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The Lost City's Sandra Bullock Details Her Key To Creating Comedy After Doing Drama - Exclusive

While film star Sandra Bullock has made countless audiences laugh over the course of her illustrious career with such comedy gems as "Miss Congeniality," "The Proposal," and "The Heat," people tend to forget that she's equally as impressive in several other movie genres. Since her film career kicked off in 1987, Bullock has done everything from action in "Speed" and sci-fi in "Gravity," to thrillers including "Bird Box" and dramas such as "The Blind Side" — the film that earned the esteemed performer her Best Actress Oscar in 2010.

Then, in 2021, Bullock took on one of her most emotionally grueling roles yet in the crime drama "The Unforgivable," playing an ex-convict who tries to right her past wrongs as she re-enters society. Tonally, it's the polar opposite of her new film "The Lost City," which finds Bullock back in the romantic comedy genre with some dramatic underpinnings.

Now in theaters, "The Lost City" stars Bullock as Loretta Sage, a successful romantic novelist who has lost all passion for her work as continues to mourn her late husband. Once a student of archeology, Loretta longed for a grand adventure with her husband, but instead, landed a career where she lived out her travel fantasies on the pages of her novels. Her fictional adventures become strangely real when a billionaire madman, Abigail Fairfax (Daniel Radcliffe), kidnaps Loretta and brings her to a remote jungle that hides an ancient city. It's there where Fairfax wants Loretta to decipher the clues to find the mythical "Crown of Fire," an invaluable artifact she wrote about in her new book, "The Lost City of D." It's a dangerous proposal, and only her Fabio-esque cover model, Alan Caprison (Channing Tatum), can save her.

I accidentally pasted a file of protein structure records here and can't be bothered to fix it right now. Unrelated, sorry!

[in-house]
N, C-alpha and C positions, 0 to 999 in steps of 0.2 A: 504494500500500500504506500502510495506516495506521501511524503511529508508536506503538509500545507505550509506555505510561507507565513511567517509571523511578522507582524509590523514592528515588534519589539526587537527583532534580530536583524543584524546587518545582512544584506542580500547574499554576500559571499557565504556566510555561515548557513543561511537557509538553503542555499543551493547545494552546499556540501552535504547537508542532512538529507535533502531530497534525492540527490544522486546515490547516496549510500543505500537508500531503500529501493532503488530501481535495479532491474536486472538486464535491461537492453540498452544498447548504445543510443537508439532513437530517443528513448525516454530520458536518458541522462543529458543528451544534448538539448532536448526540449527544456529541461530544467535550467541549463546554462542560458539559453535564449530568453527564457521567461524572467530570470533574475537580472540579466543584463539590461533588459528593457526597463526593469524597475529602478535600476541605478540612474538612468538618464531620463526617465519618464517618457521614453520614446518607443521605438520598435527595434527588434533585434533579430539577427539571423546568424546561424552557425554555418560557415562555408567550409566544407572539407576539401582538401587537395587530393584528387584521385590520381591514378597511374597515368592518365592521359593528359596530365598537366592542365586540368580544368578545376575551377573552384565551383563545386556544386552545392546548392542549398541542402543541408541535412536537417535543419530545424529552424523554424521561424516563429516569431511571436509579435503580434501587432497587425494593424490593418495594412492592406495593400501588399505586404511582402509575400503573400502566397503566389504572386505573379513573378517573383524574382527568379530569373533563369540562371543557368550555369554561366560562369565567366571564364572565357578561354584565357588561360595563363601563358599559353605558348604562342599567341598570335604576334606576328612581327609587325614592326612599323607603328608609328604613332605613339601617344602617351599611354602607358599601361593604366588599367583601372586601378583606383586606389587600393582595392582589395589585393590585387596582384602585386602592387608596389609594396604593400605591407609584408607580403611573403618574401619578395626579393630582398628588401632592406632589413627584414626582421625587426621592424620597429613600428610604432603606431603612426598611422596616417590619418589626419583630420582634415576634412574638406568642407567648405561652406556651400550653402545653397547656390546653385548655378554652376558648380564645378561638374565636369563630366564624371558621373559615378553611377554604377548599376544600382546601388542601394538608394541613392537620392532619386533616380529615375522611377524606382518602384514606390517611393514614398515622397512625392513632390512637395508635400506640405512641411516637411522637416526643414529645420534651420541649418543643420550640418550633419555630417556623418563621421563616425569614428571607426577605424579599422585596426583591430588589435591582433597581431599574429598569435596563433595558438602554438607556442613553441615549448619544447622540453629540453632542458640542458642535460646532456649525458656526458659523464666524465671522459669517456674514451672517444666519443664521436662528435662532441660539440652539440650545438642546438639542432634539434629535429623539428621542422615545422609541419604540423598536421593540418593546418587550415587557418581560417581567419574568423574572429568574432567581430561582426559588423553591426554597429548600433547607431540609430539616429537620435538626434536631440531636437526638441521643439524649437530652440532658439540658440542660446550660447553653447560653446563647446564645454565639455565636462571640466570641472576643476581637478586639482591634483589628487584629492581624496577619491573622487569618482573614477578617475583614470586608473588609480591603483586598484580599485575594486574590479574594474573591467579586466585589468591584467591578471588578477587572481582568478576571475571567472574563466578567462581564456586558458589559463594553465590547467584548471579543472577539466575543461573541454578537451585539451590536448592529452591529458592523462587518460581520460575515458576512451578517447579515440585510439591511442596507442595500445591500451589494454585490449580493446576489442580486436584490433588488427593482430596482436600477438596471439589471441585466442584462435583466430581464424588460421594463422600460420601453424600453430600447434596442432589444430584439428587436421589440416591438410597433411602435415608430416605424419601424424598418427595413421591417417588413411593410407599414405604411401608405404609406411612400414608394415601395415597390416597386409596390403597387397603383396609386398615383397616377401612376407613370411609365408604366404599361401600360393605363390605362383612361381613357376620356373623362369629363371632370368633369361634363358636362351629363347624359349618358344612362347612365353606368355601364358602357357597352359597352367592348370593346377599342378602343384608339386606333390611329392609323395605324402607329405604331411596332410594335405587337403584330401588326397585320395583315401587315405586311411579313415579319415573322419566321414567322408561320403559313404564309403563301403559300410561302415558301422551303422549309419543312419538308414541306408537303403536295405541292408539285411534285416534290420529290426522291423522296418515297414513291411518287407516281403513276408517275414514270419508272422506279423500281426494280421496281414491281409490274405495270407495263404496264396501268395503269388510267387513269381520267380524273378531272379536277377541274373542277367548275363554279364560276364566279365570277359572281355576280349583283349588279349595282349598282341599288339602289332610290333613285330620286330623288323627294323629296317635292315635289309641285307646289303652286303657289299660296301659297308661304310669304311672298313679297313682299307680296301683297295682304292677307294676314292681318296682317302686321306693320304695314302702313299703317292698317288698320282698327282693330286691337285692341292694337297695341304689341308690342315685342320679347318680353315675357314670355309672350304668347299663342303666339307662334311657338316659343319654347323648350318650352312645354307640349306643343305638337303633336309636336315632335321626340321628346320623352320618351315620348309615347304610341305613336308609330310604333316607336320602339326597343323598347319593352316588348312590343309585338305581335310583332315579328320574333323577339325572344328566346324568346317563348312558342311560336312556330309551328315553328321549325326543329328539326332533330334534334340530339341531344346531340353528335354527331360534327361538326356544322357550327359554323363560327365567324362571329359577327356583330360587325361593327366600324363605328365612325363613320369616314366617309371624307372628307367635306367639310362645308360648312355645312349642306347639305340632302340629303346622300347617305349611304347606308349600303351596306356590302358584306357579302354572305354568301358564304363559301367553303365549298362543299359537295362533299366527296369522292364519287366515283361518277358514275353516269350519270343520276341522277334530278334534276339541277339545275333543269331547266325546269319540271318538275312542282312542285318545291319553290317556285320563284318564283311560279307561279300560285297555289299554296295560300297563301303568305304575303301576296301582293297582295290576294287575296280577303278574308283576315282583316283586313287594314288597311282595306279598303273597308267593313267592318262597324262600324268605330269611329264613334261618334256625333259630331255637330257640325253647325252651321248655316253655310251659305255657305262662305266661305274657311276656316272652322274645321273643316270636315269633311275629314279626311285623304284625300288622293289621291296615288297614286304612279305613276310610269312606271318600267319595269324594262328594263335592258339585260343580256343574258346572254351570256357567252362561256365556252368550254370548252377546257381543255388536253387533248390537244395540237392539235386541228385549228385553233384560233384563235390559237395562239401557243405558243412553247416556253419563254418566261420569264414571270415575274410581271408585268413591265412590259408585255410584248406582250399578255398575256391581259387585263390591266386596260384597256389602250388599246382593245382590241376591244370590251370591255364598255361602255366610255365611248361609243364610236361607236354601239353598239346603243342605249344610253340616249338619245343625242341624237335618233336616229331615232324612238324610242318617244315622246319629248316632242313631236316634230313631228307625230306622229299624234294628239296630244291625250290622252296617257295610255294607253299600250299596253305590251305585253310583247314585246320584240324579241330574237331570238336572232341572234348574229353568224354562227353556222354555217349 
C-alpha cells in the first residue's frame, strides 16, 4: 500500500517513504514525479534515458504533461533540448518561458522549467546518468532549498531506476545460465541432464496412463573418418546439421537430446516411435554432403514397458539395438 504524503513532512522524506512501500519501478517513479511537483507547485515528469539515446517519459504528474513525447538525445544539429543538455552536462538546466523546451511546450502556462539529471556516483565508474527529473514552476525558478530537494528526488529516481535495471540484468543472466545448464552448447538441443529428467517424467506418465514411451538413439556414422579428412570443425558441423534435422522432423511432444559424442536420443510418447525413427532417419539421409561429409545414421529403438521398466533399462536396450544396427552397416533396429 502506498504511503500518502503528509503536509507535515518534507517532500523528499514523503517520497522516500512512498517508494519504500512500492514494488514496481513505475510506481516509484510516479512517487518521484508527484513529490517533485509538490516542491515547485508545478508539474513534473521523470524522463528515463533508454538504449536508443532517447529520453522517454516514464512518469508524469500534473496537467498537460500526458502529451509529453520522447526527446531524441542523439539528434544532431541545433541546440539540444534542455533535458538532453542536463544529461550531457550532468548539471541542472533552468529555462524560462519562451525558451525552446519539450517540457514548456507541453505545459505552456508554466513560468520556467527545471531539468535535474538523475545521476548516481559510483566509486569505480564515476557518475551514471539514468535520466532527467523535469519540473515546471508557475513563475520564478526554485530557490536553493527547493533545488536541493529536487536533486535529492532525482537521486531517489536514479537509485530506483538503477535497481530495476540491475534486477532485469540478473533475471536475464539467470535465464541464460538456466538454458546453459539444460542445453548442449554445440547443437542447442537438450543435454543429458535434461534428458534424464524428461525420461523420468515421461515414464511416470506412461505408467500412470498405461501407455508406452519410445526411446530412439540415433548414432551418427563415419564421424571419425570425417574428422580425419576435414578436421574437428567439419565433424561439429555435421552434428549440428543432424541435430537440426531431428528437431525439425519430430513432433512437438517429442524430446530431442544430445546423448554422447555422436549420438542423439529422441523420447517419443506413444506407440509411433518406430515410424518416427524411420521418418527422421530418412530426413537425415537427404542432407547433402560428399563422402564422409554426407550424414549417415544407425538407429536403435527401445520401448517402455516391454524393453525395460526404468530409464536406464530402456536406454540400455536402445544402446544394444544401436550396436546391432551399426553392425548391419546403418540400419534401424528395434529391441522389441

While it seems like returning to comedy from drama would come easy to someone as seasoned in the genre as Bullock, the actor told Looper in an exclusive interview that there are a number of factors involved for the transition to truly work.

Bullock accidentally discovered her comedy style as a child

Bullock told Looper discovered her gift for comedy as a child by accident — quite literally: "I think something that has always come easily to me, since I was a child, was physical comedy ... My mother was German and had no sense of humor, but when I fell and injured myself, she would laugh," Bullock said, musingly. "So, I realized, 'Oh, falling down a set of stairs — safely — will make my mother laugh.' I took it for granted a lot. Also, I didn't see it written in films in a way that suited my comedic stylings."

While Bullock's brand of comedy makes the transition from drama back to the genre much easier, it doesn't mean that her comedy films will automatically work. It also requires chemistry with a comedic partner like Melissa McCarthy, for example, in "The Heat," or in the case of "The Lost City," someone who has sensibilities to hers like Tatum or Radcliffe.

"'The Heat' was so much fun because I played the straight man to someone who's a loose cannon, but that's a lot of physicality, as well, that I could play. It's such a relief to get back to comedy when you know you can do the style that is yours," Bullock said. "Everyone has different timing in comedy and [you want] to make sure it's compatible. Channing and I are very similar, and then you bring Daniel into the mix, and we go, 'Oh, our styles blend well.' It's a scary thing because you want to be able to do your shtick, but then what happens if it's not in sync with someone else's shtick?"

Produced by Bullock, and directed by Aaron and Adam Nee, "The Lost City" is now playing in theaters.